The conference opened with a keynote speech by Larry Keeley, strategic planner and head of the Doblin Group. Keeley is an impressive presenter, and he skillfully set the context for the following talks by mapping out his model of the changing economy and its effect on the future of the design profession. He claimed that as mass production yields to customization, it will become critical for organizations to be more responsive to individuals’ experiences and needs. Modularity will be crucial to companies’ financial survival. Marketing will becoming increasingly unbound by geography, and this fact will alter strategy. Enterprises will gain agility, industry boundaries will continue to blur, and “infrastructure options will abound.” He cited the example of Heath candy bar profits resulting from their product’s incorporation into other companies’ products, such as Ben & Jerry’s ice cream. Keeley pointed out the trend in the proliferation of specialized skill sets in design, which he predicts will continue. In addition to the broad job categories of information design and interaction design which currently exist, there will be new categories added for those who design transactions systems and systems of experience, and who develop interactive systems theory. Keeley likens the overall picture to a coral reef, where there is “an extraordinary array of life forms” which seek their appropriate level and eventually find balance among each other.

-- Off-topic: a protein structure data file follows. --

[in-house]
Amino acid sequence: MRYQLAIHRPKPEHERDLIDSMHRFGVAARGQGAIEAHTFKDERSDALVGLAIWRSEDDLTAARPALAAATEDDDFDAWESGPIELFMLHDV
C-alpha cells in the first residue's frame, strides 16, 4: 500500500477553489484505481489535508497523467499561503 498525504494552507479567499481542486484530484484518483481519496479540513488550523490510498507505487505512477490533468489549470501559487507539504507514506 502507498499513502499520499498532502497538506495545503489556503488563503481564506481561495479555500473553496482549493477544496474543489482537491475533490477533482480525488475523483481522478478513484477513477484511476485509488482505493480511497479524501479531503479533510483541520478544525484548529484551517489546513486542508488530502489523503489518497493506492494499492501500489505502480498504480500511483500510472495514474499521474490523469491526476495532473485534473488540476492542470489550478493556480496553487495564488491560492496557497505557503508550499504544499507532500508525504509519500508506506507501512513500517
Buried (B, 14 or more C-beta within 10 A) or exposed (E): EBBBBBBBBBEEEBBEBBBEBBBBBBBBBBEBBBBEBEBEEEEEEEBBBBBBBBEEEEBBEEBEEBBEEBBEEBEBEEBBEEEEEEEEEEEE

David Small, Ph.D. candidate at MIT’s Media Lab, replaced the term `information highway’ with `information landscape.’ His intriguing work on navigating huge bodies of information in three-dimensional space (such as the entire works of Shakespeare, the Bible and the Torah) is important because it shows a new way of seeing information that is only now becoming possible with current levels of computing. These new ways of organizing information offer the potential for revealing patterns which will lead to new insights about the content itself. Furthermore, Small’s work offers a new kind of visual and visceral beauty; the pleasure of traversing immense spatial landscapes of information.